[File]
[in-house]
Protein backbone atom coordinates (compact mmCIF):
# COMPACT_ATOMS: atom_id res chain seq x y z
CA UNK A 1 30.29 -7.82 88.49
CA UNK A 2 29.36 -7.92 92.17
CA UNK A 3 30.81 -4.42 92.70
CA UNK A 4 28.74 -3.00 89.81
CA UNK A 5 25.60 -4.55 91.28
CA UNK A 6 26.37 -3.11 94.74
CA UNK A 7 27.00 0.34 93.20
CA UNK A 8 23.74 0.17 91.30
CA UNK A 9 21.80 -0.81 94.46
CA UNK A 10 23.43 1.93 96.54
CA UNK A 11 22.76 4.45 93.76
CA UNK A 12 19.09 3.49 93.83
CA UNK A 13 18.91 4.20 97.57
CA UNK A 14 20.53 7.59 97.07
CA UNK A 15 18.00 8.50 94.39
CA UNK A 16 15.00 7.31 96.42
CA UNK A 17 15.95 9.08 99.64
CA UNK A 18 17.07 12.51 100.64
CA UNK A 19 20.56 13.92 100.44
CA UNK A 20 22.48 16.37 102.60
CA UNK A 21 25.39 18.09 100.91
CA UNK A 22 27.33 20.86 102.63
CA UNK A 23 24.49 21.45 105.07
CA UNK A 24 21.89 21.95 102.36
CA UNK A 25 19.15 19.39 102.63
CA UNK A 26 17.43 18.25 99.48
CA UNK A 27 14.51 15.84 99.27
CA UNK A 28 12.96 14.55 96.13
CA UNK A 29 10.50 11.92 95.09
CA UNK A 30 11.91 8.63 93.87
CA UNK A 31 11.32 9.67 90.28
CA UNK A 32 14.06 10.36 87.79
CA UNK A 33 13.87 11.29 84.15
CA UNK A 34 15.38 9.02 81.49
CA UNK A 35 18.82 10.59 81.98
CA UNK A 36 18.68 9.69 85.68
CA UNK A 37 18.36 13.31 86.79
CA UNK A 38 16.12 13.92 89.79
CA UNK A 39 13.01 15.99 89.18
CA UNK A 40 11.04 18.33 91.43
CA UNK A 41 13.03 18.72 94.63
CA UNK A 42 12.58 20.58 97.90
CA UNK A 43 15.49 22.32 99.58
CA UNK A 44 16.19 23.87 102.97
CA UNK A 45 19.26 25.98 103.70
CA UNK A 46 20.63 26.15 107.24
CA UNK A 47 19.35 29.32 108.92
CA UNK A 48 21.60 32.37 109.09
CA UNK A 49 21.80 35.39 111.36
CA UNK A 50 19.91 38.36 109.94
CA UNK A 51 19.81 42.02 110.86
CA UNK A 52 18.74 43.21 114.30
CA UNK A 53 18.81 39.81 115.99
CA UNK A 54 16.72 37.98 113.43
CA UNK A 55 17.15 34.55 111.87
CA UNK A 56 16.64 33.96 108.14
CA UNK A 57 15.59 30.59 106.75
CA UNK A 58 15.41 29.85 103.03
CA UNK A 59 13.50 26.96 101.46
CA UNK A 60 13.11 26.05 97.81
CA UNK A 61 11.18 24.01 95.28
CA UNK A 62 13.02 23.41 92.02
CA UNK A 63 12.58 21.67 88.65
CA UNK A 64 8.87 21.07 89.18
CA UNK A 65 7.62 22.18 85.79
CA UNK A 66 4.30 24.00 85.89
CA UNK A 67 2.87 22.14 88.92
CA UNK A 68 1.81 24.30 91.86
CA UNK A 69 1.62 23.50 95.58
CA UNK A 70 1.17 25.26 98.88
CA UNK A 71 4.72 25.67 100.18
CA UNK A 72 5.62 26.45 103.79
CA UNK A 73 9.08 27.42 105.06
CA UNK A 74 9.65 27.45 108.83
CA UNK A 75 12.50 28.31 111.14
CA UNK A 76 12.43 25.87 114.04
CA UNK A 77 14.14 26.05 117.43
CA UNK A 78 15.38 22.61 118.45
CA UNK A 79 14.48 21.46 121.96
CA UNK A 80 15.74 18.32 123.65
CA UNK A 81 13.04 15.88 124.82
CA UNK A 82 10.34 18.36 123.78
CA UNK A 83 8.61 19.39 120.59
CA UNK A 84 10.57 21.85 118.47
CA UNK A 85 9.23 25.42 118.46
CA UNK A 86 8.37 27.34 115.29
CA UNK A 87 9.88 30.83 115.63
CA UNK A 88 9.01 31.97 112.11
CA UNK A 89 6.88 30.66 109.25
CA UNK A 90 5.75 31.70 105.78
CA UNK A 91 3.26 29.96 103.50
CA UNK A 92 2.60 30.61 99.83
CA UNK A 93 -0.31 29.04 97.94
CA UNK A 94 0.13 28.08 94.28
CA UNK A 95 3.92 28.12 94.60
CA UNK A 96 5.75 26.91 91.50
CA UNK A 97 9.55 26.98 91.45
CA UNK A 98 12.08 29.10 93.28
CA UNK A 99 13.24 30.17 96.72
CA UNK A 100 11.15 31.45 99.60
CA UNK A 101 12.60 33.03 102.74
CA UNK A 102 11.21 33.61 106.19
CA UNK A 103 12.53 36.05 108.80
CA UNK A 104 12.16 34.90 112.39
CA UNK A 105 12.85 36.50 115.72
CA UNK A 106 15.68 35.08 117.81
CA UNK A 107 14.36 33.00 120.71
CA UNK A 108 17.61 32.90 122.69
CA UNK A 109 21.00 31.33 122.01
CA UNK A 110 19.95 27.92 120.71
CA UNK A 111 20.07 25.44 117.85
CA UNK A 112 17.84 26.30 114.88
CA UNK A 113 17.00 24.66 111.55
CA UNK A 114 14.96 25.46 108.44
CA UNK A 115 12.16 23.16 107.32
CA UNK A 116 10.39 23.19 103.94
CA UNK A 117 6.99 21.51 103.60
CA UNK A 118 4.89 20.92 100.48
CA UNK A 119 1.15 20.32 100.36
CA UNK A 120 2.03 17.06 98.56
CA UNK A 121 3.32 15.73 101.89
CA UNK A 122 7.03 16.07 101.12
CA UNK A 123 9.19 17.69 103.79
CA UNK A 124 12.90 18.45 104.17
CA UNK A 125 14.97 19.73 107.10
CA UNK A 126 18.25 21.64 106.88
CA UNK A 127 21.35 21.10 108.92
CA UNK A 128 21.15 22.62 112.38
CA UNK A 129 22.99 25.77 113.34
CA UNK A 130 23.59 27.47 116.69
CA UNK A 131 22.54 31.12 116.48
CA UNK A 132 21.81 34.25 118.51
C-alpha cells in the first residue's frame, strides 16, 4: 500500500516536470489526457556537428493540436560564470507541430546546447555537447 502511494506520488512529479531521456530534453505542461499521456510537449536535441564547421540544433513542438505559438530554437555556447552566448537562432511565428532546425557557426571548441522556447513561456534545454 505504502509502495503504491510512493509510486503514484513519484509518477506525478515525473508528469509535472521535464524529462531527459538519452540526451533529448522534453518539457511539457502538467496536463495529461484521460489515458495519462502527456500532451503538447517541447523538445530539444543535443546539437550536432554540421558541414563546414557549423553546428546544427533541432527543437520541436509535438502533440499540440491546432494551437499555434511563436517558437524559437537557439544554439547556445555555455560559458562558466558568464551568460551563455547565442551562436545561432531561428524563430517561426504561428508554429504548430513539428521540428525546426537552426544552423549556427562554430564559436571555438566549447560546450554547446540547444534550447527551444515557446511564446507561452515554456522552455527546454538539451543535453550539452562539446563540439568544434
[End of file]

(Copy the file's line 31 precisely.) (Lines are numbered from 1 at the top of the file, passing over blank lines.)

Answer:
CA UNK A 28 12.96 14.55 96.13